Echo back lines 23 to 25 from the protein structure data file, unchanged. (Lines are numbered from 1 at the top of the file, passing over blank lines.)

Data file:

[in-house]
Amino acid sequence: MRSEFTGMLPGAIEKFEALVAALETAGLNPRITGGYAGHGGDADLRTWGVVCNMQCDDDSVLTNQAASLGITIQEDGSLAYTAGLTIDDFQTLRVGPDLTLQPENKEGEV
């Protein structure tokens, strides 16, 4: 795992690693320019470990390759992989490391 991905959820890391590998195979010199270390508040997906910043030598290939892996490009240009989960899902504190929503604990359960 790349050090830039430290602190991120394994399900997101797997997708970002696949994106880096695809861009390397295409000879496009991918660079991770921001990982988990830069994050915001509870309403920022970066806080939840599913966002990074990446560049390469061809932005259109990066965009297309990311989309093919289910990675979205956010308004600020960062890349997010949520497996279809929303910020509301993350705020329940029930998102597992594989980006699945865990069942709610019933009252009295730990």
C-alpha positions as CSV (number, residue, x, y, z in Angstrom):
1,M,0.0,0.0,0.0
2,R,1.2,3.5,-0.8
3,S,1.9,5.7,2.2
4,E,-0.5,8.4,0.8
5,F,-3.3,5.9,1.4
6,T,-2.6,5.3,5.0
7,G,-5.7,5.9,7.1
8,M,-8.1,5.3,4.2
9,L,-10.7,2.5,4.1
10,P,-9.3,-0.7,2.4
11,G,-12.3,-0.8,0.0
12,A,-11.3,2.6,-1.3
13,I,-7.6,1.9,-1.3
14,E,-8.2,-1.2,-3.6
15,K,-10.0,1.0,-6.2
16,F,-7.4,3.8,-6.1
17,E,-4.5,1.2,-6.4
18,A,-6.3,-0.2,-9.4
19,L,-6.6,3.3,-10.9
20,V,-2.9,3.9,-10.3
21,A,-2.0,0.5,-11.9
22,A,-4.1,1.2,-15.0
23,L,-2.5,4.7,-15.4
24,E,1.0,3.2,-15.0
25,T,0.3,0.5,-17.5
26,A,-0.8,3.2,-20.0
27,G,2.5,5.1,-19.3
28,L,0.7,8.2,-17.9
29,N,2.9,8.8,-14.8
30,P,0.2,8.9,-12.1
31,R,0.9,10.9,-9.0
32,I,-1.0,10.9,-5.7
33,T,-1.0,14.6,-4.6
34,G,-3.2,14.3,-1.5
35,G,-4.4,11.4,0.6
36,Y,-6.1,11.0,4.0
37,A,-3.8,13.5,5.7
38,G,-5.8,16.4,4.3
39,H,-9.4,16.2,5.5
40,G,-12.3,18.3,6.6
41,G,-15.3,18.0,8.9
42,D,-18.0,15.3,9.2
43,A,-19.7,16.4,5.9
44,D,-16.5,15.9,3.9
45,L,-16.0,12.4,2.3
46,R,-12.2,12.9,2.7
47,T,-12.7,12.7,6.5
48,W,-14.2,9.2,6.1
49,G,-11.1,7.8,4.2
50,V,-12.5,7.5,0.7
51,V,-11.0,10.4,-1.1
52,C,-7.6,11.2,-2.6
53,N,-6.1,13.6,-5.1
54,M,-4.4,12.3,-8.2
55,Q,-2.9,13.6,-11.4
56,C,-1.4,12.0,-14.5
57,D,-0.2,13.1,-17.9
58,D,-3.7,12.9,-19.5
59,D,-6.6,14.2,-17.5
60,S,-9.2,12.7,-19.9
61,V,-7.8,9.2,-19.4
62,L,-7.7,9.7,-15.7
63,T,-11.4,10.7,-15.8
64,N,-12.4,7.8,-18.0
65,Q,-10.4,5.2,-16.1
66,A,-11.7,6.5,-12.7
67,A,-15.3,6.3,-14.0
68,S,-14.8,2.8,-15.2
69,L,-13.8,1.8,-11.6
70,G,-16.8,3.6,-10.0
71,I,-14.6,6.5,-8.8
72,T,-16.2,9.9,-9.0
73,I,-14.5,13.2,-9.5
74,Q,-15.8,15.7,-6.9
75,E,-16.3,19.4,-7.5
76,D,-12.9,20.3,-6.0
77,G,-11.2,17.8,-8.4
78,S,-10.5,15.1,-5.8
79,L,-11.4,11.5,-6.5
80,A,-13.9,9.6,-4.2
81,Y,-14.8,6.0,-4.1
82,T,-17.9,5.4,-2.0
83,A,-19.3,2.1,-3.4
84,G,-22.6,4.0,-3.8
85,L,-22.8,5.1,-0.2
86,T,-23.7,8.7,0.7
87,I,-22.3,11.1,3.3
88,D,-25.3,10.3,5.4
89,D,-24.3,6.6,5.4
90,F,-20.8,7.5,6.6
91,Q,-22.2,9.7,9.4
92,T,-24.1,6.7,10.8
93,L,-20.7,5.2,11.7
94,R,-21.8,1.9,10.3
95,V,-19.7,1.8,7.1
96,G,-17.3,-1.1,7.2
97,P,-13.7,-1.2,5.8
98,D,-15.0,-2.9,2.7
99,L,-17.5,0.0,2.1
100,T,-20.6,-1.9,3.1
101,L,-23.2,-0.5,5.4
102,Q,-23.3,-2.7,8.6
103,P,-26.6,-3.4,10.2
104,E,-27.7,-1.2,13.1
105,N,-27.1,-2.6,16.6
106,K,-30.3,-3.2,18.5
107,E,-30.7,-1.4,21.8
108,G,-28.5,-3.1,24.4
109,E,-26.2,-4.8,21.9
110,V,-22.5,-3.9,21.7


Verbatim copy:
19,L,-6.6,3.3,-10.9
20,V,-2.9,3.9,-10.3
21,A,-2.0,0.5,-11.9